Dawn Walls-Thumma. The Pillar and the Vastness: A Longitudinal View of the Tolkien Fanfiction Fandom
Cordeliah G. Logsdon. “What care I for the hands of a king?“: Tolkien, Fanfiction, and Narratives of the Self
Maria Alberto. Mathom Economies? Fan Gift Culture and A Tolkien Fic Exchange Event
Tolkien Studies VI: A Roundtable on the Future of Tolkien Studies Friday, June 4, 11:00-12:20 EDT Presenters: Craig N Franson, Rebecca Power, James Eric Siburt, Amber Lehning, Anna Smol, Kristine Larsen
On June 4, I’ll be taking part in this roundtable to discuss the study of Tolkien and 20th and 21st century poetry.
Tolkien Studies VII: The Council of Tolkien Studies Friday, June 4, 12:30-1:50 p.m. EDT Presenter: Robin Reid.
Tolkien Society Summer Seminar
Looking ahead to July, we have the weekend Tolkien Seminar sponsored by the Tolkien Society, which always takes place just before the International Medieval Congress at the University of Leeds. This year, the Tolkien Society has expanded its Seminar series to include three seminars; one has already taken place last February, and the Summer Seminar is scheduled for July 3-4. The theme of the Summer Seminar is Tolkien and Diversity. The call for papers has just passed, so we still have to wait to see the schedule, but the place to keep up to date is on the Summer Seminar page. These talks will be free for all.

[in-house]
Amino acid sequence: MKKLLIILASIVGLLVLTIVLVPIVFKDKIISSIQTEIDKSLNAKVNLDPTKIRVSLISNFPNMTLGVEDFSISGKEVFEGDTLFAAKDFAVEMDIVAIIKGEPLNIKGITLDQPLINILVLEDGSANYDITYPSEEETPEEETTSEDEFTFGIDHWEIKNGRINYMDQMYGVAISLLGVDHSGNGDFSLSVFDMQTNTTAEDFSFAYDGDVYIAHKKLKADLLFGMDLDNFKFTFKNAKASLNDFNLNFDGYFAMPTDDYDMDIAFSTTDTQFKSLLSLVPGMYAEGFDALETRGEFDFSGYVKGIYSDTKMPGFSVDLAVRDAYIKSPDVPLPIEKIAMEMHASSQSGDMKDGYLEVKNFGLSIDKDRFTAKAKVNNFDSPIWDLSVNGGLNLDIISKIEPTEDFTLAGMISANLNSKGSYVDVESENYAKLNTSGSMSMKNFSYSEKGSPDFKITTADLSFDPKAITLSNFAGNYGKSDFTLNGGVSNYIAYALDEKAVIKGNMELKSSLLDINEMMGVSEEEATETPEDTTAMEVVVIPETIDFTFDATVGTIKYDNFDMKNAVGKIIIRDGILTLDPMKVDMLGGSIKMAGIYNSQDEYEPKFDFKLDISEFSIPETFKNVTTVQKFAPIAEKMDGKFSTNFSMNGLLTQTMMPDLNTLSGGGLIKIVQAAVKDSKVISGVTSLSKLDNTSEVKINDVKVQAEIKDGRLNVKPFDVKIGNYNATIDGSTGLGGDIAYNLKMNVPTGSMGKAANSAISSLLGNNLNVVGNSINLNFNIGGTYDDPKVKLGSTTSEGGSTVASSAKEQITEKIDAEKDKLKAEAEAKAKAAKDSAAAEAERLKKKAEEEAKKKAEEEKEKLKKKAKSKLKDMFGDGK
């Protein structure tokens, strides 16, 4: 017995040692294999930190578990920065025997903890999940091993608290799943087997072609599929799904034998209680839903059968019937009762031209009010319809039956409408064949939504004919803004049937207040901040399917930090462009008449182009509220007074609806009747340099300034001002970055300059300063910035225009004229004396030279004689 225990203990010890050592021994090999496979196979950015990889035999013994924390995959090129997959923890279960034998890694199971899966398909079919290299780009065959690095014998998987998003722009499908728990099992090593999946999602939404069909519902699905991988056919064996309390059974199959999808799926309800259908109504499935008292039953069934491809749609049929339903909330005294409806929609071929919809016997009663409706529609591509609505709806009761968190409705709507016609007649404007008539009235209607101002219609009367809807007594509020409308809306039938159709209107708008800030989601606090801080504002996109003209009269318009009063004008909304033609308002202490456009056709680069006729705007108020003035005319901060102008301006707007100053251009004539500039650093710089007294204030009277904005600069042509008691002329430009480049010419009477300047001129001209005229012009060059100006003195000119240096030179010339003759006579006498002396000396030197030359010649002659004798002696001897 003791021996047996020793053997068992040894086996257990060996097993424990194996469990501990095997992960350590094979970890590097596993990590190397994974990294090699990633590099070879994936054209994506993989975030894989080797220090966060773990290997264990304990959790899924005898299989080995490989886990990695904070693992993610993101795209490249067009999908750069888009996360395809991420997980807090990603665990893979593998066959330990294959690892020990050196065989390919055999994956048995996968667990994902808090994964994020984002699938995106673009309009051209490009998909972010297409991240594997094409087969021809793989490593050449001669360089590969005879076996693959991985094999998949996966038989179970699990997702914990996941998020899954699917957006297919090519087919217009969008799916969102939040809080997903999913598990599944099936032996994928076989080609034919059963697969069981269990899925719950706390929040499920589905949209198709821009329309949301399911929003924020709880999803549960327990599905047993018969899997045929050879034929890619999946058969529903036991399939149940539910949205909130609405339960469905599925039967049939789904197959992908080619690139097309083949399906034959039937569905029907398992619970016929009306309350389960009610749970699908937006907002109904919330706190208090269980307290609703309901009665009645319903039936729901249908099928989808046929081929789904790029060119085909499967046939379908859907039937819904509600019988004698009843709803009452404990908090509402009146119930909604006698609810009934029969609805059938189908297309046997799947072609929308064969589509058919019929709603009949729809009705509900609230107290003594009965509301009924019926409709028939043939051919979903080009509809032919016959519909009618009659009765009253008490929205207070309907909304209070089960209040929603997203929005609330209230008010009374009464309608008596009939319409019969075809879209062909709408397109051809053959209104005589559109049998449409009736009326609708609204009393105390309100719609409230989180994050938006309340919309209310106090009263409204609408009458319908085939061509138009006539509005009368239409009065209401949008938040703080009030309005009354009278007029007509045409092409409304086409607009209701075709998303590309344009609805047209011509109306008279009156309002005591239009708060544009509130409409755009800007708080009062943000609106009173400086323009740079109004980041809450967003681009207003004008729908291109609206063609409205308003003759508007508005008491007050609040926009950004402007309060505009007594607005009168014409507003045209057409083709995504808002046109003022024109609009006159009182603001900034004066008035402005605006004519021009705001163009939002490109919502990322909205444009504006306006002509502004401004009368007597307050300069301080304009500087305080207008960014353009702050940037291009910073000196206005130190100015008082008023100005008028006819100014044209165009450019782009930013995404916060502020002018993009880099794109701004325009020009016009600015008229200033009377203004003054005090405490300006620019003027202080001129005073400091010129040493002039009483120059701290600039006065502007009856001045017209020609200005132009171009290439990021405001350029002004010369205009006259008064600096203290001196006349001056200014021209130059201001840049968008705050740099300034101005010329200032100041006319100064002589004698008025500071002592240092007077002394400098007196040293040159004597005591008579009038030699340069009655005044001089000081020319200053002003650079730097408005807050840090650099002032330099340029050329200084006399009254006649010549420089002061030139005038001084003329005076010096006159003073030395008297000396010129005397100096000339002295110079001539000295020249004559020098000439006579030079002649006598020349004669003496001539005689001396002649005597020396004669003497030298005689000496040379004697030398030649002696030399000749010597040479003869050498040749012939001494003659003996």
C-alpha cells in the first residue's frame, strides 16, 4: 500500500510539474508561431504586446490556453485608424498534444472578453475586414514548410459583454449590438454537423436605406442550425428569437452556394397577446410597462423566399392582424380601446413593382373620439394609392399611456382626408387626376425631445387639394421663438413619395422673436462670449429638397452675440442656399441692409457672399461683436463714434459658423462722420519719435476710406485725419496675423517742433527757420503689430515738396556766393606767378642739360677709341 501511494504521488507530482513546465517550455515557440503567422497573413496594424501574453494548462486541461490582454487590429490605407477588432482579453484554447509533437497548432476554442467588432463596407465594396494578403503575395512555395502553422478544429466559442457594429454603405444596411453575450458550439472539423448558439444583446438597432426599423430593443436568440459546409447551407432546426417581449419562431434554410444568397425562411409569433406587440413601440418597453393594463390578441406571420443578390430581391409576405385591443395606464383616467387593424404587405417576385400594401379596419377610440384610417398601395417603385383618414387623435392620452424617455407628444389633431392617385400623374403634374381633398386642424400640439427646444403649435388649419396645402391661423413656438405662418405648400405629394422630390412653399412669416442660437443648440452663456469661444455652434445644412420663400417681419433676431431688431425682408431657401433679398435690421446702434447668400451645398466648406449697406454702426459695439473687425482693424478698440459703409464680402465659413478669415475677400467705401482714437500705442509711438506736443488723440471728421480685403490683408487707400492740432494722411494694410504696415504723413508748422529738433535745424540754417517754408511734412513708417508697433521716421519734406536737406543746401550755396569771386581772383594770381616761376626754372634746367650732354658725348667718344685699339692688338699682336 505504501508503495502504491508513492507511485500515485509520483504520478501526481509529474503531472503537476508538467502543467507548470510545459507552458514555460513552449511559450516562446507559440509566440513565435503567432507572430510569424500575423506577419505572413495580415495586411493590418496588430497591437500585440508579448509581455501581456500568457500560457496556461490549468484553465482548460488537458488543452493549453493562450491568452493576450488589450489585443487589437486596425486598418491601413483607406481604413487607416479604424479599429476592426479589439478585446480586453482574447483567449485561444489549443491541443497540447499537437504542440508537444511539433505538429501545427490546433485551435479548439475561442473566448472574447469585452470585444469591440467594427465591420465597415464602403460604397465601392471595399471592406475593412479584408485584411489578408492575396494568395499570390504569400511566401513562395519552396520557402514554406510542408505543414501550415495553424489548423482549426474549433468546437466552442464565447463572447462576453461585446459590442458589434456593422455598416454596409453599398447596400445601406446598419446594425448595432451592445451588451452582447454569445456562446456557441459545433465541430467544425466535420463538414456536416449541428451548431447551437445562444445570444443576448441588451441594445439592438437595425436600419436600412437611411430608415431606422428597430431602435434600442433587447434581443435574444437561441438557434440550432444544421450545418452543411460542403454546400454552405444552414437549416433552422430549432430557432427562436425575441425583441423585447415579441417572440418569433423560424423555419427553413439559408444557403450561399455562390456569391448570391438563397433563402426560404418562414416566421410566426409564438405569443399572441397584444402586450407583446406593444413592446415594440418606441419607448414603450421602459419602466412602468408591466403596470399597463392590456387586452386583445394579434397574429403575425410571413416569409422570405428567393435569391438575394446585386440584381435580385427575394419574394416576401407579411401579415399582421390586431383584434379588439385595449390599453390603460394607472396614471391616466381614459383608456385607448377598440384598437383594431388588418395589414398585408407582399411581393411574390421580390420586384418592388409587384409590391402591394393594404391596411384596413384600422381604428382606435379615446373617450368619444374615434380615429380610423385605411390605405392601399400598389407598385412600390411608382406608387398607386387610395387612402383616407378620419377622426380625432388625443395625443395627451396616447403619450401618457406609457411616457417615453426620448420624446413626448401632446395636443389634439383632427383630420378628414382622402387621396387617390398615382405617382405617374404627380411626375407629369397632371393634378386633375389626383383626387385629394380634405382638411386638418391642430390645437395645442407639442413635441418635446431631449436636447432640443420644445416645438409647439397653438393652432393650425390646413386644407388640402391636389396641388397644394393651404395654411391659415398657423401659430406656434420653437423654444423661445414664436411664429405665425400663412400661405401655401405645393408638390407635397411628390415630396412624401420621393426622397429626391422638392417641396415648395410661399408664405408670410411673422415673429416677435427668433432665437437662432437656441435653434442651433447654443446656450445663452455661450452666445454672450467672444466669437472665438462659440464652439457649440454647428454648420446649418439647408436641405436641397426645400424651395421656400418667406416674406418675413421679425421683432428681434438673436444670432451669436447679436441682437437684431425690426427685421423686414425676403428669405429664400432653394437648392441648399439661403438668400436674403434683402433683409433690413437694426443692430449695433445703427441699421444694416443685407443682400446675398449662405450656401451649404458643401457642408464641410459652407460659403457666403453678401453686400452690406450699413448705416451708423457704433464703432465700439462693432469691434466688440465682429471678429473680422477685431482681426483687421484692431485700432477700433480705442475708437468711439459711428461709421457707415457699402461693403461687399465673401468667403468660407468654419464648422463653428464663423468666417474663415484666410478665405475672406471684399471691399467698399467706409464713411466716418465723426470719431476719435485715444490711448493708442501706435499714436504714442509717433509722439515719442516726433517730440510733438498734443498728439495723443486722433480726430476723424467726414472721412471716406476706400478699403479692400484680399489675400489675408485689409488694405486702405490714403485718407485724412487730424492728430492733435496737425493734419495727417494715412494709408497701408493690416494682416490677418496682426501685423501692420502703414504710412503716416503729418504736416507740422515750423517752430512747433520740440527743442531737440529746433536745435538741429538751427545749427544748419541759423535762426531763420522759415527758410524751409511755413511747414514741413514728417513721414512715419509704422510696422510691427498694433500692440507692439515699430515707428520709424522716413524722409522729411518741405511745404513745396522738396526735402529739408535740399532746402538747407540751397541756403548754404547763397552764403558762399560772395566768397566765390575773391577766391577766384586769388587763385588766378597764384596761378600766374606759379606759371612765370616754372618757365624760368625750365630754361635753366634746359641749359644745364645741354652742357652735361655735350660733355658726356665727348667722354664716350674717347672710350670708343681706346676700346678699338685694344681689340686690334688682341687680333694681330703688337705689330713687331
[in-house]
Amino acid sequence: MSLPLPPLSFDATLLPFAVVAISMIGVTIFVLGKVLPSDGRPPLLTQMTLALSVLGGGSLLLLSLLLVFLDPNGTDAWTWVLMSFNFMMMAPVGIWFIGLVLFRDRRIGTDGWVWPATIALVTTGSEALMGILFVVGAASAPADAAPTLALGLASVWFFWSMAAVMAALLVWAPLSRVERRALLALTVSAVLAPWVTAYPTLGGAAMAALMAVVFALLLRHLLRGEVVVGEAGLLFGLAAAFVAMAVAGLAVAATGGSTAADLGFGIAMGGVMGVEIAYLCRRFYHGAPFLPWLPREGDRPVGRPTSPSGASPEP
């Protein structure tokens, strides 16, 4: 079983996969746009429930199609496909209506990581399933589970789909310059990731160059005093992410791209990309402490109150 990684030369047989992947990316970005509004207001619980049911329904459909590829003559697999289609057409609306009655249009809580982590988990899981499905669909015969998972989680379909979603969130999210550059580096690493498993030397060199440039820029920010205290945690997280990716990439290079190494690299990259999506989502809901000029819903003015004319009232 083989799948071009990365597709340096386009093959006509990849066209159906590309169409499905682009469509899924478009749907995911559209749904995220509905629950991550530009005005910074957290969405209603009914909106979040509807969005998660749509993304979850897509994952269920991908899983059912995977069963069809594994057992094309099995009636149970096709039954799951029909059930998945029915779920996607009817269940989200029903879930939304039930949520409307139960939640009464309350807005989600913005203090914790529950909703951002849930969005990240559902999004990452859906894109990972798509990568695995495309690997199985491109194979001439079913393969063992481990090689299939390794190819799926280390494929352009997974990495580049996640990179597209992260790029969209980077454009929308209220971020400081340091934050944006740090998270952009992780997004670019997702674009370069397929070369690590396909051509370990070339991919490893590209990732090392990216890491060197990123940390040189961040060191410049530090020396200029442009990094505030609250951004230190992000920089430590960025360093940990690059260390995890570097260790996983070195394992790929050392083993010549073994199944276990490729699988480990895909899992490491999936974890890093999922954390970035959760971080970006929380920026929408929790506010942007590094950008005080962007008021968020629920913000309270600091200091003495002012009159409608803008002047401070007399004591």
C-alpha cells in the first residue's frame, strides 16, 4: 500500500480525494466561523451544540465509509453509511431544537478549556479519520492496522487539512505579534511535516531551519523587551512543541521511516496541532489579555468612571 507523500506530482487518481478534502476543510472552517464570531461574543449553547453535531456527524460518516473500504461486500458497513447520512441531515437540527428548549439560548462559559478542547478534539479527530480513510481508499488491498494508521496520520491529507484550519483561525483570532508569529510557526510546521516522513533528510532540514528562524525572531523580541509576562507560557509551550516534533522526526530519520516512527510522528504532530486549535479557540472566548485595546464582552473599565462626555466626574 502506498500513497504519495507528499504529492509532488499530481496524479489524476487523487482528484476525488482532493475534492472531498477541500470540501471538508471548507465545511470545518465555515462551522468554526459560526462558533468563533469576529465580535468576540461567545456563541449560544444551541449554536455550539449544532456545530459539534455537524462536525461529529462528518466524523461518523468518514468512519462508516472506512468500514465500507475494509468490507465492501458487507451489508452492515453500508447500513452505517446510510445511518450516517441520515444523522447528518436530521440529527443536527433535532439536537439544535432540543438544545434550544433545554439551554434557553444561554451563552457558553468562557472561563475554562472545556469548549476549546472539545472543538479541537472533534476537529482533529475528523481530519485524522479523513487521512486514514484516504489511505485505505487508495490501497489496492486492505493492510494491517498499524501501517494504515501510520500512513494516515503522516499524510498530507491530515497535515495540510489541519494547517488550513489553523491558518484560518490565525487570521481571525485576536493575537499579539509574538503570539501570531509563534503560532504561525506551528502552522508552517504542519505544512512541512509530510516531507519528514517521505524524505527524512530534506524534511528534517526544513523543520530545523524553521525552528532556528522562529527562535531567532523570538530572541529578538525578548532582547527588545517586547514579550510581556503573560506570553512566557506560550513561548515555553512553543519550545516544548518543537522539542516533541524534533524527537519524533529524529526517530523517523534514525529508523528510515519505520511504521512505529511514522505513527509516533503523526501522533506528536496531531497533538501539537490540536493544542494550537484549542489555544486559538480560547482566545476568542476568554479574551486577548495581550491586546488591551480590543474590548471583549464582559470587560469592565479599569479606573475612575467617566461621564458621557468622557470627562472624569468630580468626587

International Medieval Congress, University of Leeds
The IMC at Leeds will be online this year again. Registration is required, with a deadline of May 10, and the full program is available here. The organizer of the Tolkien sessions, to be held July 8-9, is Dr. Andrew Higgins, and you can find details and updates about the Tolkien papers on his blog, Dr. Wotan’s Musings.